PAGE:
Dhaka, Aug 21 (UNB)- In the same decade when gravitational waves and a neutron star merger have been observed, astronomers have now observed what they believe to be the first detection of a black hole swallowing a neutron star, reports CNN.
Last Wednesday, gravitational wave detectors in Italy and the US, called LIGO and Virgo, detected telltale ripples in space and time, traced to an event that happened 8,550 million trillion kilometers away from Earth.
Astronomers are analyzing the data from the detection to confirm the size of the two objects that came together to form such cataclysmic ripples, but the event is likely a black hole eating a neutron star.
"About 900 million years ago, this black hole ate a very dense star, known as a neutron star, like Pac-man -- possibly snuffing out the star instantly," said Susan Scott, leader of the General Relativity Theory and Data Analysis Group at Australian National University and chief investigator with the ARC Centre of Excellence for Gravitational Wave Discovery. "The ANU SkyMapper Telescope responded to the detection alert and scanned the entire likely region of space where the event occurred, but we've not found any visual confirmation."
Essentially, black holes and neutron stars are the leftovers after stars die.
Neutron stars are the smallest in the universe, the remnants of supernovae. Their diameters are comparable to the size of a city like Chicago or Atlanta, but they are incredibly dense, with masses bigger than that of our sun.
When massive stars collapse at the end of their lives, they form an area of accelerating gravity so strong that nothing, including light, can escape it.
Like the other groundbreaking detections this decade, this new detection could provide more crucial evidence for previously unseen events that occur in space.
"We have always thought that there should be binary systems of a black hole and a neutron star circling each other out in space, so if this event is confirmed, it would be the first evidence that such systems do actually exist, and that some of them are spiraling closer and closer and eventually smashing together," Scott said.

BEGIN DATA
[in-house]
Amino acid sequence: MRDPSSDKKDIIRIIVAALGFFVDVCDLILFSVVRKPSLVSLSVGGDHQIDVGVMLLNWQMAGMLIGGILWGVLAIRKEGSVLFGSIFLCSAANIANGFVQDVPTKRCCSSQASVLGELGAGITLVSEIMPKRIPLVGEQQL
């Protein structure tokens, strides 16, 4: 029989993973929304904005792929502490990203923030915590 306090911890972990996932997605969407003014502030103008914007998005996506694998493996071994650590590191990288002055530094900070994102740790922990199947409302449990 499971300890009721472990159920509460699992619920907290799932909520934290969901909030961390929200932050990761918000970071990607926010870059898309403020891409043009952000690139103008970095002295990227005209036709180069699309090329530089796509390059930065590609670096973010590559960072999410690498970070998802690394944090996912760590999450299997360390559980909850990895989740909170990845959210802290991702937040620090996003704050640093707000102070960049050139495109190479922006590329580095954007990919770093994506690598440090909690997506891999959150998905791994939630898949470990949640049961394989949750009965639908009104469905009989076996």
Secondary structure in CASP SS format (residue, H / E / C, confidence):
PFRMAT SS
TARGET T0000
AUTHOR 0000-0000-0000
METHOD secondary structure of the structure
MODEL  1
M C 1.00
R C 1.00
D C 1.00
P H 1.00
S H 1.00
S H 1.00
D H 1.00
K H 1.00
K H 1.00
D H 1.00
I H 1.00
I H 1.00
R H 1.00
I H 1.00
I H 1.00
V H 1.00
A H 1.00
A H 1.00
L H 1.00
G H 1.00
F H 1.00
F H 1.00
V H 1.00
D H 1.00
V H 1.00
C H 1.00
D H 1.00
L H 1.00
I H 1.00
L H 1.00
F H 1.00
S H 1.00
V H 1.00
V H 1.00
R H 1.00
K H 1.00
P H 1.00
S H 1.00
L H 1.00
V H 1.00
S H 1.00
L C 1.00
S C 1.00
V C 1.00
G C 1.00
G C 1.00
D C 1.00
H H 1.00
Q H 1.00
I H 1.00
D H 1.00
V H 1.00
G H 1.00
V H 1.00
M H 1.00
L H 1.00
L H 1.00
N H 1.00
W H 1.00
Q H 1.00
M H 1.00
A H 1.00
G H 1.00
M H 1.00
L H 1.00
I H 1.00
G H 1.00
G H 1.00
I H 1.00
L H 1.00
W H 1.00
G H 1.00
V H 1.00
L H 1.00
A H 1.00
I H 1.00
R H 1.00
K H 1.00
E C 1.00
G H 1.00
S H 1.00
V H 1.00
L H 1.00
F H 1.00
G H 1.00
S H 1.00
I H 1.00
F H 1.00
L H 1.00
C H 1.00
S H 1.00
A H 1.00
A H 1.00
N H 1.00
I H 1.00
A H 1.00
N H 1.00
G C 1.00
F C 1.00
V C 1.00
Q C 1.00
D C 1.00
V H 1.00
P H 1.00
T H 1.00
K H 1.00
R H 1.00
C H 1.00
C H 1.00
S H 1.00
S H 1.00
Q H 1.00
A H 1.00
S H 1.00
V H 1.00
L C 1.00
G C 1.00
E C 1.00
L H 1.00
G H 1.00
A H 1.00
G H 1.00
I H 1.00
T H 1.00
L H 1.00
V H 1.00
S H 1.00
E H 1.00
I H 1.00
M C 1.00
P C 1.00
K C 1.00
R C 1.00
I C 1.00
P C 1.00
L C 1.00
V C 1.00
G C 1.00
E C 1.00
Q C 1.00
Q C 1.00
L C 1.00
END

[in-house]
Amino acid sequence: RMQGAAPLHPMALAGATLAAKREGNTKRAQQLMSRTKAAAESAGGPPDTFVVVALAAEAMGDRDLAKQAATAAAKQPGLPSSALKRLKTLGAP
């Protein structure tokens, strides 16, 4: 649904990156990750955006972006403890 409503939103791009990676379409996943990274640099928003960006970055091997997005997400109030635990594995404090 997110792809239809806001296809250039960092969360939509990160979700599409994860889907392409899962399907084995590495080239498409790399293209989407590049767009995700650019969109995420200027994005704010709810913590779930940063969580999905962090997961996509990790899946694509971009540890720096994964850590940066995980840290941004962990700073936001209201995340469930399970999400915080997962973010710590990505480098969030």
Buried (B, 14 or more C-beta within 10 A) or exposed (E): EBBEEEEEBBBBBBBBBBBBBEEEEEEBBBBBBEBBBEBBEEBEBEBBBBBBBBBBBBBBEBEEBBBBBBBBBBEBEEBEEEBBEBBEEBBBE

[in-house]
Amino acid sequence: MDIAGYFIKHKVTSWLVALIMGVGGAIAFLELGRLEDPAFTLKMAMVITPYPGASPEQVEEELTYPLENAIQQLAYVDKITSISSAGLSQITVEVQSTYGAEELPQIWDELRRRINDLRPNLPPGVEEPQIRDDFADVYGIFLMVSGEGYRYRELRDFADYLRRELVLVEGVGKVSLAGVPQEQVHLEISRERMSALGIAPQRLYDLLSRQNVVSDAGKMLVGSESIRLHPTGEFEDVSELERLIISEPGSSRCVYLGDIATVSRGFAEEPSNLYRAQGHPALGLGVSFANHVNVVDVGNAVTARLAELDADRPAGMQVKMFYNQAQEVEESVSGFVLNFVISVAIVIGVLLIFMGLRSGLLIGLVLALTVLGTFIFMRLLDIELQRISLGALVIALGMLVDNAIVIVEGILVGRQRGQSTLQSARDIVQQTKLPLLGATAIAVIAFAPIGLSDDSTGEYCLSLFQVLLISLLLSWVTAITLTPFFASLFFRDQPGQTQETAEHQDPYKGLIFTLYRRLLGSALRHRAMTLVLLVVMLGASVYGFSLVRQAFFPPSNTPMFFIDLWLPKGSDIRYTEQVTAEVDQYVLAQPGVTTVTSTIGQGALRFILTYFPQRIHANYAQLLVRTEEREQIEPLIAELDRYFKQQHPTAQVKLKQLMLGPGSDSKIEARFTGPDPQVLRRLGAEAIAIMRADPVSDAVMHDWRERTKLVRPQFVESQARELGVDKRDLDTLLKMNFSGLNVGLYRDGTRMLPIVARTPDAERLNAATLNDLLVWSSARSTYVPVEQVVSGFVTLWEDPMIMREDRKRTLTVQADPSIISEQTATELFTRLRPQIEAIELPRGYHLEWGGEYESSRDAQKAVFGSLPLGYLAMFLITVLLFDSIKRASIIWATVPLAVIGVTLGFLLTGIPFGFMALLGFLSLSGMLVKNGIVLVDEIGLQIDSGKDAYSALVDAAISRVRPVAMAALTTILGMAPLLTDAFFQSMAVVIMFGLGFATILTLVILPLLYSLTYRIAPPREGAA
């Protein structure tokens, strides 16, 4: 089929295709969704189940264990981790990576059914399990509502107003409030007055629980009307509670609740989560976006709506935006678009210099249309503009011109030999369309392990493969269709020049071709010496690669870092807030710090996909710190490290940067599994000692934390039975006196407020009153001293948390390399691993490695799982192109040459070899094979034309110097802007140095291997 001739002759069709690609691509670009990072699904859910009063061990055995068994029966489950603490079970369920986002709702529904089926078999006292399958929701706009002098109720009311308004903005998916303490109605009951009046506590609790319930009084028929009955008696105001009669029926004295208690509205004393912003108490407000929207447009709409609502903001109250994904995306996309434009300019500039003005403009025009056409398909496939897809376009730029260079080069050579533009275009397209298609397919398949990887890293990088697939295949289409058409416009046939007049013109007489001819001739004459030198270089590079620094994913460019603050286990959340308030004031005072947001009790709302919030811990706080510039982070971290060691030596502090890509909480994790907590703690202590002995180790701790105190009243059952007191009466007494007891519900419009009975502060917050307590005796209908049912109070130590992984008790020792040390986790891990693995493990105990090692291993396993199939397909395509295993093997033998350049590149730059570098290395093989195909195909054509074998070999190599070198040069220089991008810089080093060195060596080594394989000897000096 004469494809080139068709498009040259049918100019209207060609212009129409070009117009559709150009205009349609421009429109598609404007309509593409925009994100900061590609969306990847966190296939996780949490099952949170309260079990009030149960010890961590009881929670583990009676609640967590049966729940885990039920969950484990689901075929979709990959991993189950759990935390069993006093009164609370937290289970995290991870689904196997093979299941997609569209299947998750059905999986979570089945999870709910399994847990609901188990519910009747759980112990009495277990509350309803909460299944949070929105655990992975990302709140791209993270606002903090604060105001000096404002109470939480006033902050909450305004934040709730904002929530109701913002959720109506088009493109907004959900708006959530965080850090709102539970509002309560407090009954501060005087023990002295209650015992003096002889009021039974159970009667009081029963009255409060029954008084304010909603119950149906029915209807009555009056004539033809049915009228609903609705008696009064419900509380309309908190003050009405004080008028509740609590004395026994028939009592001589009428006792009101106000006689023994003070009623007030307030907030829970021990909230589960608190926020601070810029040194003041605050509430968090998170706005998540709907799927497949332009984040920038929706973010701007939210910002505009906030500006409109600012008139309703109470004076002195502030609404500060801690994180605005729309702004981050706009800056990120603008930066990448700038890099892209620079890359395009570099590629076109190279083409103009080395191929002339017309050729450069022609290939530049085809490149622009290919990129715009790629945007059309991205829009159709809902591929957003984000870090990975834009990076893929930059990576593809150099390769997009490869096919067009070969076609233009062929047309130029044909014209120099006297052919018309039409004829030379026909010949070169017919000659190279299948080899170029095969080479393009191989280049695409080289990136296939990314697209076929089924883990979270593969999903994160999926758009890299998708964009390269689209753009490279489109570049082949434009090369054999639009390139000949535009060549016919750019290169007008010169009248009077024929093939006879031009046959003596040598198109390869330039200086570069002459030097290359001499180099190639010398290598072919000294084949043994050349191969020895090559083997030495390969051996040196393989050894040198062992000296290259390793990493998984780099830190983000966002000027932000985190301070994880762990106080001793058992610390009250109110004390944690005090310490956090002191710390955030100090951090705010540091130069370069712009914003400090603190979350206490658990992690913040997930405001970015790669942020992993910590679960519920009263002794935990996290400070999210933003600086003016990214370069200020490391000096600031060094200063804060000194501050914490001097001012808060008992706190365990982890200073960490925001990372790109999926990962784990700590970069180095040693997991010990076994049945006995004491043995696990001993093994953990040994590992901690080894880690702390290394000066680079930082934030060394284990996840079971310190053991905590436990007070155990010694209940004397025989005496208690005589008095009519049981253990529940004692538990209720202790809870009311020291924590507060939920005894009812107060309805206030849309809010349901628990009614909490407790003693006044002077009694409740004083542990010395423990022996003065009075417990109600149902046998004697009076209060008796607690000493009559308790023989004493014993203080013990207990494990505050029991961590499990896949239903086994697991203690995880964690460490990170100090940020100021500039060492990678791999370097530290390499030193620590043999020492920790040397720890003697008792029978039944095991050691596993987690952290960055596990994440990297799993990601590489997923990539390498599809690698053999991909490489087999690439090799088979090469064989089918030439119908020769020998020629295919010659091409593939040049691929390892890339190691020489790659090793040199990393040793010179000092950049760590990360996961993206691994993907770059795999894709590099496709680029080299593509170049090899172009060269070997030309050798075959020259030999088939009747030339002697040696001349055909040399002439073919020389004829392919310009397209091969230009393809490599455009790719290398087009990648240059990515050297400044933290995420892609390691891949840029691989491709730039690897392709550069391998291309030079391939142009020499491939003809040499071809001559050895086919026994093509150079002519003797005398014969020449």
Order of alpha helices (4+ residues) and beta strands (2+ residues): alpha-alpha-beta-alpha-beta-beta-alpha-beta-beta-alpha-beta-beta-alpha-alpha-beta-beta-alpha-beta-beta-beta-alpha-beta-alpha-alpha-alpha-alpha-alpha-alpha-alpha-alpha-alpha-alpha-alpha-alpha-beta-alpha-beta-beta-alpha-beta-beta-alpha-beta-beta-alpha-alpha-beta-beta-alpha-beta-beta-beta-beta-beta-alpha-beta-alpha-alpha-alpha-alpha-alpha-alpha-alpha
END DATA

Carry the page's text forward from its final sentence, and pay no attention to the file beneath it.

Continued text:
If the neutron star is not much smaller in mass than the black hole, the astronomers would expect more orbits to bring them closer together. This would shred the neutron star, creating electromagnetic signals that can be detected, Scott said. The signal would tell the astronomers about the properties of the star, hinting at their mysterious composition.
But if the masses of the two objects differ, the neutron star would likely be swallowed whole and not emit radiation. Because there hasn't been a signal in the area where the event occurred, the researchers believe this is the scenario that occurred.
Astronomers want to learn the masses of the two objects. An object greater than five times the mass of the sun is considered a black hole. If it's less than three times the mass of the sun, it's a neutron star.
One potential small possibility is that the smaller object could be a very light black hole, Scott said, which would still be an exciting consolation prize.
"We are not aware of any black holes in the universe with masses less than about five solar masses," Scott said. "This would raise many new questions such as, 'how does such a light black hole form?'"
If the detection of the black hole swallowing the neutron star is confirmed, that would complete the detectors' trifecta this decade, including gravitational waves and neutron star collisions.
Gravitational waves are ripples in space and time. Neutron star collisions release gravitational waves, light and heavy elements like gold.
Earlier this year after the gravitational wave detectors were turned on in April, scientists believe they may have detected the never-before-seen collision of a neutron star and a black hole, a collision between two neutron stars and three potential black hole mergers. The detectors' observations are being regarded as candidates until further data can confirm them.
If this trifecta is complete, the researchers want to detect more systems, including black holes and neutron stars merging.
"We can better estimate the population size of these systems in the universe and also better understand how these systems 'get together' in the first place," Scott said. "On the extended wish list we would soon hope to have a supernova which goes off somewhere close so that we can capture the expected gravitational waves from this type of event and better model the supernova process."
The detection teams are also working on a way to detect the result of two neutron stars that briefly create a bigger neutron star when they collide. It's possible that this bigger neutron star would be short-lived, but any detection from it could inform the astronomers about the collision process for neutron stars and their structure.